Genetic research increasingly dominates medical thought and practice in the United States and in many other industrialized nations. Susan Lindee's original study explores the institutions, disciplines, and ideas that initiated the reconfiguration of genetic medicine from a marginal field in the mid-1950s to a core research frontier of biomedicine. Tracing the work of geneticists and other experts in identifying and classifying disease during the explosive period between 1950 and 1980, Lindee identifies the individual "moments of truth" that moved the field away from its eugenic past to the center of a new world view in which nearly all disease is understood to be fundamentally genetic. She suggests that these moments of truth were experienced not only by scientists but also by those who had familial, intimate, emotional knowledge of hereditary disease: patients, family members, and research subjects. Focusing on benchmarks in the field—such as the rise of neonatal testing in the 1960s, genetic studies of unique human populations such as the Amish, the development of human cytogenetics and human behavioral genetics, and the efforts to find genes for rare diseases such as familial dysautonomia—she tracks the emergence of a biomedical consensus that nearly all disease is genetic disease. Using the success of this field as a point of entry, Lindee chronicles both the production of knowledge in biomedicine and changes in the cultural meaning of the body in the late twentieth century. She suggests that scientific knowledge is a community project that is shaped directly by people in many different social and professional locations. The power to experience and report scientific truth may be much more dispersed than it sometimes appears, because people know things about their own bodies, and their knowledge has often been incorporated into the technical infrastructure of genomic medicine. Lindee's pathbreaking study shows the interdependence of technical and social parameters in contemporary biomedicine.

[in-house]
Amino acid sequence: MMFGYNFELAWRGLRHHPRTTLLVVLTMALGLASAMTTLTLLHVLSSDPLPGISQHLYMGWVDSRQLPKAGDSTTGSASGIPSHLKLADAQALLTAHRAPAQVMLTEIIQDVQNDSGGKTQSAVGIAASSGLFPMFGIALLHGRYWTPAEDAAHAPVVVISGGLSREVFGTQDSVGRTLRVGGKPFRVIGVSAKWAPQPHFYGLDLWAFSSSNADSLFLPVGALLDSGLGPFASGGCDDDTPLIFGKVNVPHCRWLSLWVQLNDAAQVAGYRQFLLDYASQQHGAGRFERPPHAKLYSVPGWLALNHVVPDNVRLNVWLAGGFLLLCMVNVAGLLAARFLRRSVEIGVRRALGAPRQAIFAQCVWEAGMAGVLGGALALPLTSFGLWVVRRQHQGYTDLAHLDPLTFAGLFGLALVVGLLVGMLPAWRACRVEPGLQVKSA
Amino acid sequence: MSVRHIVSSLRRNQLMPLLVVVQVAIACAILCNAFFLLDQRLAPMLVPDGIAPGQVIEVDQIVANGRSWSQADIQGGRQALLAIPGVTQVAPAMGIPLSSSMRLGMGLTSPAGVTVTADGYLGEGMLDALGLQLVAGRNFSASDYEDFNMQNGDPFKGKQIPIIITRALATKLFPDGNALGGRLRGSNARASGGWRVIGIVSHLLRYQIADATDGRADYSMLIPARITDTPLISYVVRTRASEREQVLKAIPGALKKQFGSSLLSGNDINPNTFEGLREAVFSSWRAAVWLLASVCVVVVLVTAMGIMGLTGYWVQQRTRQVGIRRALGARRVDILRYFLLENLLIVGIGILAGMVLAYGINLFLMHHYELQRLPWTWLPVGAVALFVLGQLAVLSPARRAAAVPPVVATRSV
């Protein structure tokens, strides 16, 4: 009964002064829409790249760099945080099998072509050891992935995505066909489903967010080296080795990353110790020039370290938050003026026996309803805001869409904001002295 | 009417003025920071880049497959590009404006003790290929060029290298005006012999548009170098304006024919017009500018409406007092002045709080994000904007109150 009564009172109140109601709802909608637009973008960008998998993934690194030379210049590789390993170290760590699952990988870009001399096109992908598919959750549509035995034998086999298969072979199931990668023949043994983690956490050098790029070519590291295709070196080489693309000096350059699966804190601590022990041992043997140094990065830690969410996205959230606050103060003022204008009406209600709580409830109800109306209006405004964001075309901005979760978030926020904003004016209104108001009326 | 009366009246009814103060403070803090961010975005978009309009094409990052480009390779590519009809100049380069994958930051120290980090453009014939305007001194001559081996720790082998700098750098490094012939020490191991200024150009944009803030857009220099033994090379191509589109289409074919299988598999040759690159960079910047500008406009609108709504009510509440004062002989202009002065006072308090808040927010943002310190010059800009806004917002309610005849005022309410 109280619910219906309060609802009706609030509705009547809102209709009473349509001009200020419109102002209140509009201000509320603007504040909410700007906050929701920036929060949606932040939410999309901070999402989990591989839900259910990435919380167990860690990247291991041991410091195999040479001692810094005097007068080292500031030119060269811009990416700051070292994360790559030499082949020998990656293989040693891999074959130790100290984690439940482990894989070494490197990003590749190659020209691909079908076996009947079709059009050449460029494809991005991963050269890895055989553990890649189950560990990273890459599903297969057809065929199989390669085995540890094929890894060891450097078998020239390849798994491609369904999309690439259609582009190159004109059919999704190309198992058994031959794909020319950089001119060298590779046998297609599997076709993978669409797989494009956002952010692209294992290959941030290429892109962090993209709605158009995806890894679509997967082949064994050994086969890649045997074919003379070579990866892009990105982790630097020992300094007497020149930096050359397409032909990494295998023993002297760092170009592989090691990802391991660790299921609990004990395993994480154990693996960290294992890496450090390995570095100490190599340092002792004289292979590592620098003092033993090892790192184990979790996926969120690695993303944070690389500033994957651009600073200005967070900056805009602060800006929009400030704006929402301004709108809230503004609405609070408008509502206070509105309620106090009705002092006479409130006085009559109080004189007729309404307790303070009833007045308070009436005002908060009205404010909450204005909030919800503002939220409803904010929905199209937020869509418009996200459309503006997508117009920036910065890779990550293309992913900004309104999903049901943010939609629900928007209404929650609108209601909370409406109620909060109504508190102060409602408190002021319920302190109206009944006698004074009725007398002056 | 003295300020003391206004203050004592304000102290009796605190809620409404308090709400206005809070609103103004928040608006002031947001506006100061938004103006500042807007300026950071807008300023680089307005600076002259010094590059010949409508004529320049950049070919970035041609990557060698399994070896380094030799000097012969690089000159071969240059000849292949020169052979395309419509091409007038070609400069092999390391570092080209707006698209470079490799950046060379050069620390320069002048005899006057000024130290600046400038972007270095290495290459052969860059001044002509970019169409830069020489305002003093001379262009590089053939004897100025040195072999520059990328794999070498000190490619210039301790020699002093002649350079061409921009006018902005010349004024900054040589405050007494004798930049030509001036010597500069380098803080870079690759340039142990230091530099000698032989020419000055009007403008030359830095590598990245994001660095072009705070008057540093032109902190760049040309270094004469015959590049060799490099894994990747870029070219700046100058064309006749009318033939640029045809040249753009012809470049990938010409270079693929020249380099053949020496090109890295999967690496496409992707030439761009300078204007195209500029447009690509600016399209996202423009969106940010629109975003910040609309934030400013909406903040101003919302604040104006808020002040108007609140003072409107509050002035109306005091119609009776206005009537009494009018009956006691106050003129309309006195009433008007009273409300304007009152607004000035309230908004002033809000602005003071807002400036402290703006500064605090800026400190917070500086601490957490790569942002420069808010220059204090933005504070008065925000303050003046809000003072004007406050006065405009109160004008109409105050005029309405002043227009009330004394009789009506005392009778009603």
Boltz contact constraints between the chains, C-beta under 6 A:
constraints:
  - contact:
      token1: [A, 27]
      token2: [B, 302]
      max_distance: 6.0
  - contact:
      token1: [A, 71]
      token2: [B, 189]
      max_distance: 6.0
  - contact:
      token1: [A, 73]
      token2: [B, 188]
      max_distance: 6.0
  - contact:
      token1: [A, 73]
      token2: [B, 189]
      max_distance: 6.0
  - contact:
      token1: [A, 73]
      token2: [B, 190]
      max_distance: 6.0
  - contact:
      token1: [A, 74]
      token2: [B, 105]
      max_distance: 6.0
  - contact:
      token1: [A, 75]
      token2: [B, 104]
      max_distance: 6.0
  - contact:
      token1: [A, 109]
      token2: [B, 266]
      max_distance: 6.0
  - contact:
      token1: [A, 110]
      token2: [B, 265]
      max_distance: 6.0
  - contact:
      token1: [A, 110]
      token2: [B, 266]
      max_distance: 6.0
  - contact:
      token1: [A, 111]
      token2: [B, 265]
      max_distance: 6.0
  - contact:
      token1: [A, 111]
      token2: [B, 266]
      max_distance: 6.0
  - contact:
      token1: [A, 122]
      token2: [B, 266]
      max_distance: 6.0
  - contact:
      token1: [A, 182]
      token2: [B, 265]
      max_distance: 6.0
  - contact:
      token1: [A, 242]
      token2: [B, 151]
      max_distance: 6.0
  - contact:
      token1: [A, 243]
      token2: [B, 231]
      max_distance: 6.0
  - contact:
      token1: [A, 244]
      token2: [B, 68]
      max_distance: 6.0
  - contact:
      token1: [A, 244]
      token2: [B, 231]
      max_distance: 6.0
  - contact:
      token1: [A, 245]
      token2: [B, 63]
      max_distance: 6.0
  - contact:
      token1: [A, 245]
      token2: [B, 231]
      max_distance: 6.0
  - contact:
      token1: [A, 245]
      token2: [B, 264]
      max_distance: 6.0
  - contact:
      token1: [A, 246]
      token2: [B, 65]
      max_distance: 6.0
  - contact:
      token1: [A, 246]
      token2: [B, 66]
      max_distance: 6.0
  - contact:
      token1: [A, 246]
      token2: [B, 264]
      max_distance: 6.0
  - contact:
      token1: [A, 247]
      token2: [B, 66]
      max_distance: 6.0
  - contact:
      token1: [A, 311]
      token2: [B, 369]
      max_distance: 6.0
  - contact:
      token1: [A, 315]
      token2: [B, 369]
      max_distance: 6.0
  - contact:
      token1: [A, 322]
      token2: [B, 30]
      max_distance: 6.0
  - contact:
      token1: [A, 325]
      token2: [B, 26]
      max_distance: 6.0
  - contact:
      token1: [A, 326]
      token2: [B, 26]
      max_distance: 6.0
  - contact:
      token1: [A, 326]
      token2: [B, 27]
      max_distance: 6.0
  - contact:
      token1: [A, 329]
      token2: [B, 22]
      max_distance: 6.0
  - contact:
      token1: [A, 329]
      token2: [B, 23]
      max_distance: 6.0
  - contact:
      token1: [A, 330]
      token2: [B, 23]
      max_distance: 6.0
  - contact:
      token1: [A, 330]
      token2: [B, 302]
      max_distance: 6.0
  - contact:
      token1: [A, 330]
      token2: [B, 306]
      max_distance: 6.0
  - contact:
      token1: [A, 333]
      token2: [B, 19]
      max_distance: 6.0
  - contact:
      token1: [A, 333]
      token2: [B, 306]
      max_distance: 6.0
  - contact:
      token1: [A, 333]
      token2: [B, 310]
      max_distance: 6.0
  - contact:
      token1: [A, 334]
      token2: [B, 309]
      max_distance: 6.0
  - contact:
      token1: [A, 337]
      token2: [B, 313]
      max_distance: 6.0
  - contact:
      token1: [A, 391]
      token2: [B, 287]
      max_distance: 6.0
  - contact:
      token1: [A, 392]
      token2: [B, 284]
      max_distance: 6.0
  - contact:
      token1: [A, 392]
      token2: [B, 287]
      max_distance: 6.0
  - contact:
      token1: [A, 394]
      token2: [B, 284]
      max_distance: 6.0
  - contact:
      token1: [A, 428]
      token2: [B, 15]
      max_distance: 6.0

Ethical Issues from Diagnosis to Dying